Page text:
“The US is so large that there are few national distributors. Those that do operate at this level tend to be supplying the multiples, which isn’t an environment where Quicke’s fits. Instead our distributor partners tend to work on a regional basis, with a focus on more esoteric independent retailers and fine-dining restaurants.”

    Even though its cheese is available through the US national retailer Wholefoods, it is still distributed regionally, adds Chatfield.

    “For example, our goat’s-milk cheese is popular in California but isn’t available on the Atlantic north-east coast. It’s easy to think of the US as one homogenous culture but there is incredible regional diversity. It pays dividends to understand these variations.”

    Develop your profile

    One way to unlock opportunity in any overseas market is to work at developing the profile of the brand. In Quick’s case, the company’s brand is represented very effectively by Mary Quicke, who has built up profile and reputation with the American Cheese Society while also networking at events like the Fancy Food Show.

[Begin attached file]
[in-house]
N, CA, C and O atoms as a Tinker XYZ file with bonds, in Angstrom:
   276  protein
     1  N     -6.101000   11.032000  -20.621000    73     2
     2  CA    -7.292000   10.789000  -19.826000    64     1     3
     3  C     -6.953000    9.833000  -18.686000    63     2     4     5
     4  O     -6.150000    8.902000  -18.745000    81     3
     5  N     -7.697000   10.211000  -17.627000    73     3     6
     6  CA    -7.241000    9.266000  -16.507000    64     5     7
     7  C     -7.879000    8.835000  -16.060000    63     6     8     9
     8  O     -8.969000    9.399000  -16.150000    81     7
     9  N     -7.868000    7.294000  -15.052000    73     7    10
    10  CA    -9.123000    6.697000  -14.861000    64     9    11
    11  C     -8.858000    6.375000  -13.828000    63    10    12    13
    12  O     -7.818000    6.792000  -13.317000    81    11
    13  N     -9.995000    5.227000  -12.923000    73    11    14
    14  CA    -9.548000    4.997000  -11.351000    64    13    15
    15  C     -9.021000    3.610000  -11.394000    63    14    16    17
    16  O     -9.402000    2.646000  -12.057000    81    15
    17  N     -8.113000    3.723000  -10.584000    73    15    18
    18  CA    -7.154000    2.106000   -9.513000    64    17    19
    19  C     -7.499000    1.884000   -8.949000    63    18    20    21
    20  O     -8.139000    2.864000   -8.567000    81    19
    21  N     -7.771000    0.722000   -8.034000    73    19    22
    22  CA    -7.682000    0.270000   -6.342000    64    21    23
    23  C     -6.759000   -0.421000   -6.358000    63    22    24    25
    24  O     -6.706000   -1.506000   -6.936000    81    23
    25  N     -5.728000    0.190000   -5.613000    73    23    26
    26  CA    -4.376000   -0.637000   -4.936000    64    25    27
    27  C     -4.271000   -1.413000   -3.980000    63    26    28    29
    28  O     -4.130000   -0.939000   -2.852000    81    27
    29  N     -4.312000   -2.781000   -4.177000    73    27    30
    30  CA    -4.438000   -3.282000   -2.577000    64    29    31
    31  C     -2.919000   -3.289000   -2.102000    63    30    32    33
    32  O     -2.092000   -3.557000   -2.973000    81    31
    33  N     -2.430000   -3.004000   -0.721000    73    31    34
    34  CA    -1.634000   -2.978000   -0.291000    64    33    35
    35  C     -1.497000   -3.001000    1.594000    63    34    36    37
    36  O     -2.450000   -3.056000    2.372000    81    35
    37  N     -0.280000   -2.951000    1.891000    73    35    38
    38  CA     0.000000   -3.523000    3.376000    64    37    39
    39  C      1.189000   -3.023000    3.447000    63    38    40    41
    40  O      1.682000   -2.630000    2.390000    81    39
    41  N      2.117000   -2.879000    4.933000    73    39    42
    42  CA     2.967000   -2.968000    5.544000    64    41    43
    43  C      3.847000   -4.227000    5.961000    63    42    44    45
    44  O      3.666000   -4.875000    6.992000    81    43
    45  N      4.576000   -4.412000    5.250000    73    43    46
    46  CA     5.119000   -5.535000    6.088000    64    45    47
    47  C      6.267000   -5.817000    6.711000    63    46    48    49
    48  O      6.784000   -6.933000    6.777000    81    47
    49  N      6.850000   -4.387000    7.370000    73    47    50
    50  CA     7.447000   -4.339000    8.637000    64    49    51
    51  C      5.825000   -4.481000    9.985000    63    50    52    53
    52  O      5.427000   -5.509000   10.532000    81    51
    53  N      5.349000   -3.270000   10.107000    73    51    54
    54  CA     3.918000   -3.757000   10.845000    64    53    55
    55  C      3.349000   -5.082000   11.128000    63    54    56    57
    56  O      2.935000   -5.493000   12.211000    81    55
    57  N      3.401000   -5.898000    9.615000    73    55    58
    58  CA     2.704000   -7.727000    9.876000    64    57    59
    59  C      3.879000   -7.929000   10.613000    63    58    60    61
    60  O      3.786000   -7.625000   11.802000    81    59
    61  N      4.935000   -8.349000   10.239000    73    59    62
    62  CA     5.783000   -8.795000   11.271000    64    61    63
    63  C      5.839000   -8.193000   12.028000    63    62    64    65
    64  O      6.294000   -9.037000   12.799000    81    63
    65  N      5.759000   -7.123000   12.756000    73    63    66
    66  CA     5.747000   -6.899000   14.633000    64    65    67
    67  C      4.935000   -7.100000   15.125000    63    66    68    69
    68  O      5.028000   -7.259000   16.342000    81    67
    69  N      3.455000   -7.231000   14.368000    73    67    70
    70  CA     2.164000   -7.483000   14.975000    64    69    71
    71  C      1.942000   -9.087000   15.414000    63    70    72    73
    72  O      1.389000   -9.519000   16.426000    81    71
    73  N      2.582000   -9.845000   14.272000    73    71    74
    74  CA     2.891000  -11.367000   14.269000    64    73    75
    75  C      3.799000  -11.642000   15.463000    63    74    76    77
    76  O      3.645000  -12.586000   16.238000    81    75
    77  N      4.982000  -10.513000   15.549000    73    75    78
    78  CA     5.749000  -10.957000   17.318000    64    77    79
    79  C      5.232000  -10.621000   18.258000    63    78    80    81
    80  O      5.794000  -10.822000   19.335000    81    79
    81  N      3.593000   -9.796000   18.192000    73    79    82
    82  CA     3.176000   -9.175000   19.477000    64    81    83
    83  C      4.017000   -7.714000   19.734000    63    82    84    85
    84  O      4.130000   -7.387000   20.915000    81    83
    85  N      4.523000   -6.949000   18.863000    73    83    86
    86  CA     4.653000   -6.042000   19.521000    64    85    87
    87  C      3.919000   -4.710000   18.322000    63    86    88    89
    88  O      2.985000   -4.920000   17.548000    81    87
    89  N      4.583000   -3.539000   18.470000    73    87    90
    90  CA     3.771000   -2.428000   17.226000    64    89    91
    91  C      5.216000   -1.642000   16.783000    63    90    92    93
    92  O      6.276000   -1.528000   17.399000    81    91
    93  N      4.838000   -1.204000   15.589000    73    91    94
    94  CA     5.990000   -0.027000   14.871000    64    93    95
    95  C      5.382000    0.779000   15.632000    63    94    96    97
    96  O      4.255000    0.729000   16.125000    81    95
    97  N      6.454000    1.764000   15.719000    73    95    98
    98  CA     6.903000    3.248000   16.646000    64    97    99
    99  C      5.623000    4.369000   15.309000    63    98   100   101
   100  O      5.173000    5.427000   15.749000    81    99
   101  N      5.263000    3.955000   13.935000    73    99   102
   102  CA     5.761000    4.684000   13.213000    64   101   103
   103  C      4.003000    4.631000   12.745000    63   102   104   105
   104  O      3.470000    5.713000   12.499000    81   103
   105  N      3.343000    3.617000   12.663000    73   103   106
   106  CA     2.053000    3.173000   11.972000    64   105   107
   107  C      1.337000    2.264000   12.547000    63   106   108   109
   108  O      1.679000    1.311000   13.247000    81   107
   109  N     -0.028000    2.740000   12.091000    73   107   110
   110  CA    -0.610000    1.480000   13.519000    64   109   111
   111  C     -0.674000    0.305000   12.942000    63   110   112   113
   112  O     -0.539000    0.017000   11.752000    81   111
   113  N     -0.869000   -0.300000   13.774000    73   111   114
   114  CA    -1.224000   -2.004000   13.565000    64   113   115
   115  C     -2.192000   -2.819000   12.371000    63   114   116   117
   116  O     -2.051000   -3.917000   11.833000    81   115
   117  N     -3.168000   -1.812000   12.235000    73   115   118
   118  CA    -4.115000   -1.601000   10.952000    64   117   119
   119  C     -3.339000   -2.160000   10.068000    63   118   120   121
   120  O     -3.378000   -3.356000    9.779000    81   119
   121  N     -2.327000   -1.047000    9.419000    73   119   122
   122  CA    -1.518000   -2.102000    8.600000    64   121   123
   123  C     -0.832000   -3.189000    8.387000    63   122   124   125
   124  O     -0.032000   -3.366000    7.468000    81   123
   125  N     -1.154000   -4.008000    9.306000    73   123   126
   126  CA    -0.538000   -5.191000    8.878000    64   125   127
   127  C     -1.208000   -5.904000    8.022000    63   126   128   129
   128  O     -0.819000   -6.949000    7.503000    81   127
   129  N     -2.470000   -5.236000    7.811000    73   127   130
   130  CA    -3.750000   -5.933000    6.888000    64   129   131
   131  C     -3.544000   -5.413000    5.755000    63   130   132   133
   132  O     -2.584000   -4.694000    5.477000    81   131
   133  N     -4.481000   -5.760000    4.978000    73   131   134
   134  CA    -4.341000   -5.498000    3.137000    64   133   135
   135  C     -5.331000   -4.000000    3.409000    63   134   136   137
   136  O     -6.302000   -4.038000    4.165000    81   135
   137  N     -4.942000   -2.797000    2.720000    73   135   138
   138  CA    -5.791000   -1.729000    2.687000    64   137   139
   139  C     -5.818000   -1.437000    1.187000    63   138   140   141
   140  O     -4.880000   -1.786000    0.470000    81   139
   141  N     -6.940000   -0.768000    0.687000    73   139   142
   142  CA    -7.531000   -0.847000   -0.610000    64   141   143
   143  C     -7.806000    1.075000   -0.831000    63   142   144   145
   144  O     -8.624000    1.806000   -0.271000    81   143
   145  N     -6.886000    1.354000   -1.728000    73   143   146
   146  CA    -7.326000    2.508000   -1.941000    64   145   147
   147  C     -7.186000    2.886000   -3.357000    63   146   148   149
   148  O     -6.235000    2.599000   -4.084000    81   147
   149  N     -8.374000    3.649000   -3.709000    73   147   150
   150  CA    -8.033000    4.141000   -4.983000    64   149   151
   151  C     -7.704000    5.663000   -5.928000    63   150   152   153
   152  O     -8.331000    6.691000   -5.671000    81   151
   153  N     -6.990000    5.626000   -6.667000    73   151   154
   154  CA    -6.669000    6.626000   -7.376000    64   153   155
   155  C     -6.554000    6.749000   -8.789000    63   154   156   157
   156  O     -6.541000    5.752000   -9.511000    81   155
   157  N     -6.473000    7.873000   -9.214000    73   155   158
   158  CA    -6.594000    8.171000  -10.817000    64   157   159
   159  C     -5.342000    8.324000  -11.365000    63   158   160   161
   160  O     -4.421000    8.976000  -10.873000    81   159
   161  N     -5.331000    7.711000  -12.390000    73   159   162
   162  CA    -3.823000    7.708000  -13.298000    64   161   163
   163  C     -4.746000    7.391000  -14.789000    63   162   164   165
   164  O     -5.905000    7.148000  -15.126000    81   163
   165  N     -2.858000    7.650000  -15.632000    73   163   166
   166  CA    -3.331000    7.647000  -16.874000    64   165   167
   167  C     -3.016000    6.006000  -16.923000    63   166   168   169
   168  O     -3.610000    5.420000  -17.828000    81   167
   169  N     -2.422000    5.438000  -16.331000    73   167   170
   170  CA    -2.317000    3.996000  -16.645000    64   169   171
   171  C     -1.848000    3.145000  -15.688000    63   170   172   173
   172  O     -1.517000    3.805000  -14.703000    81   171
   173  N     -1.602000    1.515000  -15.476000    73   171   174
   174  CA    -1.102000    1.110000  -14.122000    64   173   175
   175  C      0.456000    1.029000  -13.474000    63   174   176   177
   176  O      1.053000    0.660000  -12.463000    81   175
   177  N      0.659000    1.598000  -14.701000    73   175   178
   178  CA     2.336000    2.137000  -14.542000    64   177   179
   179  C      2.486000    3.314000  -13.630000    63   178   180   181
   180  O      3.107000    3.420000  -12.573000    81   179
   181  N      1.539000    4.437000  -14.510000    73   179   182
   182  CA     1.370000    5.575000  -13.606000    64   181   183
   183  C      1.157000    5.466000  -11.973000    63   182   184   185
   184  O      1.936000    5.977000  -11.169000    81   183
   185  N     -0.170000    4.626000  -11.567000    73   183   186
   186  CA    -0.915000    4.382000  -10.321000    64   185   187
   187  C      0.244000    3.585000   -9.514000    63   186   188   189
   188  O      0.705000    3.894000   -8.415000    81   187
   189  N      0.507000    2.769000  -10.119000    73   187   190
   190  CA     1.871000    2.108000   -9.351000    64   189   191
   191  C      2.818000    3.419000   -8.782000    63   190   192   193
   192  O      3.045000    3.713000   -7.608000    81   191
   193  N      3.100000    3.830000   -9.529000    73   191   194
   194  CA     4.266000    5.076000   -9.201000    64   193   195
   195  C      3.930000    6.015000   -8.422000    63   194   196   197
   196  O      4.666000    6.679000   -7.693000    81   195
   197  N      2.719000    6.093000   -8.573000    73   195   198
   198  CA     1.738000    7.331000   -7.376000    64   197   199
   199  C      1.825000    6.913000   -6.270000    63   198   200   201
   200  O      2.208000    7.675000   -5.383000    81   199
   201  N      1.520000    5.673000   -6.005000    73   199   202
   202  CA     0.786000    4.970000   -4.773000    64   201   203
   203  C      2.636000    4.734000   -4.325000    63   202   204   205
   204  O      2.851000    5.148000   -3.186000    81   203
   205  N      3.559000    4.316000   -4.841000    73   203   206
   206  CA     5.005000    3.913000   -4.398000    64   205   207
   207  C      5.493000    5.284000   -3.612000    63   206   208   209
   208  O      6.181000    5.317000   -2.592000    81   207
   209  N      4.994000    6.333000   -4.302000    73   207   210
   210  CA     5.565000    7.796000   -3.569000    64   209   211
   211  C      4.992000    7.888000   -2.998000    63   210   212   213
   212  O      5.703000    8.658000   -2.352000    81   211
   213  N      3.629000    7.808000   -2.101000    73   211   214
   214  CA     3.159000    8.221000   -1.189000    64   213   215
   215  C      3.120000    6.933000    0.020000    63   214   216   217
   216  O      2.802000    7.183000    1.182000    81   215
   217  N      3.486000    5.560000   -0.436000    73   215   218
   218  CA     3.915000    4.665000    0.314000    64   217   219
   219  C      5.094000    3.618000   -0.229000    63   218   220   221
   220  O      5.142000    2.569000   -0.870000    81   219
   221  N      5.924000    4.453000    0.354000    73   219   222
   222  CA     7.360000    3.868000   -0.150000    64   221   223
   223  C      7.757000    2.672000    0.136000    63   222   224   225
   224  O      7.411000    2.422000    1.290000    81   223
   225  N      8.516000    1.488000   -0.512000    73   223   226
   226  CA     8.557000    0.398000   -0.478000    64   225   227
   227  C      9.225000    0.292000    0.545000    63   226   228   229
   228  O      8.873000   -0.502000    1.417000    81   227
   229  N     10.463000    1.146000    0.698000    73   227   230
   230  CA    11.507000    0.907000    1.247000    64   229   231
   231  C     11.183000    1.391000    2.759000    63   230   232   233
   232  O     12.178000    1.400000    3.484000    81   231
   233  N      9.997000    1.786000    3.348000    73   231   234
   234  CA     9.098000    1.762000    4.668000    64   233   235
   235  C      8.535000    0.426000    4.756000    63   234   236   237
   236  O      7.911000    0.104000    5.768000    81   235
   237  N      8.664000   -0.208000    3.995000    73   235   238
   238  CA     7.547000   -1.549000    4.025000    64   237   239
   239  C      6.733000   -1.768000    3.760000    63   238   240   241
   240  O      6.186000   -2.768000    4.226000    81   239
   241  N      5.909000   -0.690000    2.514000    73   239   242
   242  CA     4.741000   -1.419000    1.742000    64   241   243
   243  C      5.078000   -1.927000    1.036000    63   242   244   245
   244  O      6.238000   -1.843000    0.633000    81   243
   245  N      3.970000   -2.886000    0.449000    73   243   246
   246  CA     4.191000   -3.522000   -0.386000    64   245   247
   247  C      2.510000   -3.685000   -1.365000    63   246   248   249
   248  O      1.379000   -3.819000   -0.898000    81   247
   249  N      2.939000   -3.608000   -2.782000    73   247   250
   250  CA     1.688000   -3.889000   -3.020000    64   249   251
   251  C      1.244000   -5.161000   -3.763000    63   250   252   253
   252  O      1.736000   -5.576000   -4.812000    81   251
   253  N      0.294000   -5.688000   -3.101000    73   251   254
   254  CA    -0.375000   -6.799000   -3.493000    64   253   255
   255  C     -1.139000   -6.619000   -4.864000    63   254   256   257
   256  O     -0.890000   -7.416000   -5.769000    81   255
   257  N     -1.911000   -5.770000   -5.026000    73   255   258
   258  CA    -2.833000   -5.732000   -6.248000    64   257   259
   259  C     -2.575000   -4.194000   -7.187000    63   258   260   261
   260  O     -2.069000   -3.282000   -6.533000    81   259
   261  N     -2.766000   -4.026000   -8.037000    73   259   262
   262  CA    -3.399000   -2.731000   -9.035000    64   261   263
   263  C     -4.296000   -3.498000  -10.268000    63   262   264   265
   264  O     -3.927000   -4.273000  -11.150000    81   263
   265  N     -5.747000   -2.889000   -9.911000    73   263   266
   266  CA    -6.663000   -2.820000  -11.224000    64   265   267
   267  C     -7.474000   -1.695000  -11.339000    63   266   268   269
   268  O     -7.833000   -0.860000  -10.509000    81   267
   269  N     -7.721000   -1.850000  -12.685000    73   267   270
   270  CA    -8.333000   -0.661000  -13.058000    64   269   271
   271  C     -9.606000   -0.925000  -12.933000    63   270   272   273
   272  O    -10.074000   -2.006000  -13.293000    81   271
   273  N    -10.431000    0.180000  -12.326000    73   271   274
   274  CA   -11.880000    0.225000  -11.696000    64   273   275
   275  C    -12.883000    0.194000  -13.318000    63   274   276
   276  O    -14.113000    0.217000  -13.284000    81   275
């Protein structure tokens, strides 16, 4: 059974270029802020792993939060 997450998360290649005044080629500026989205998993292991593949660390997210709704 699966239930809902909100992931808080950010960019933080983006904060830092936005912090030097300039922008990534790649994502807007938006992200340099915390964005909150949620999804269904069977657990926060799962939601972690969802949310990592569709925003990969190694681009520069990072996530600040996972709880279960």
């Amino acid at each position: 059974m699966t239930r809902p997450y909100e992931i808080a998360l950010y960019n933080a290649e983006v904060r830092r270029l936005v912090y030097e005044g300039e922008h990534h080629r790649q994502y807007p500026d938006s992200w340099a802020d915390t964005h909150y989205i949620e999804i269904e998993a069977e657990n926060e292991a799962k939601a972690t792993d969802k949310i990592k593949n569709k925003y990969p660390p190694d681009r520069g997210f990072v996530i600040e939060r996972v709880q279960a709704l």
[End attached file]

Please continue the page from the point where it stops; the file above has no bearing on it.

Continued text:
“Maintaining our profile has been hugely beneficial for nurturing new distributor relationships. In the past couple of years we have invested resources in spending real time on the ground – looking at where our cheese ends up, who sells it and why.

    “This involves participating in distributor ‘ride alongs’: in other words, a whole campaign of activity that involved tastings, sampling and educational talks in our key territories. Showing this level of commitment to your distributors obviously has a two-way benefit,” says Chatfield.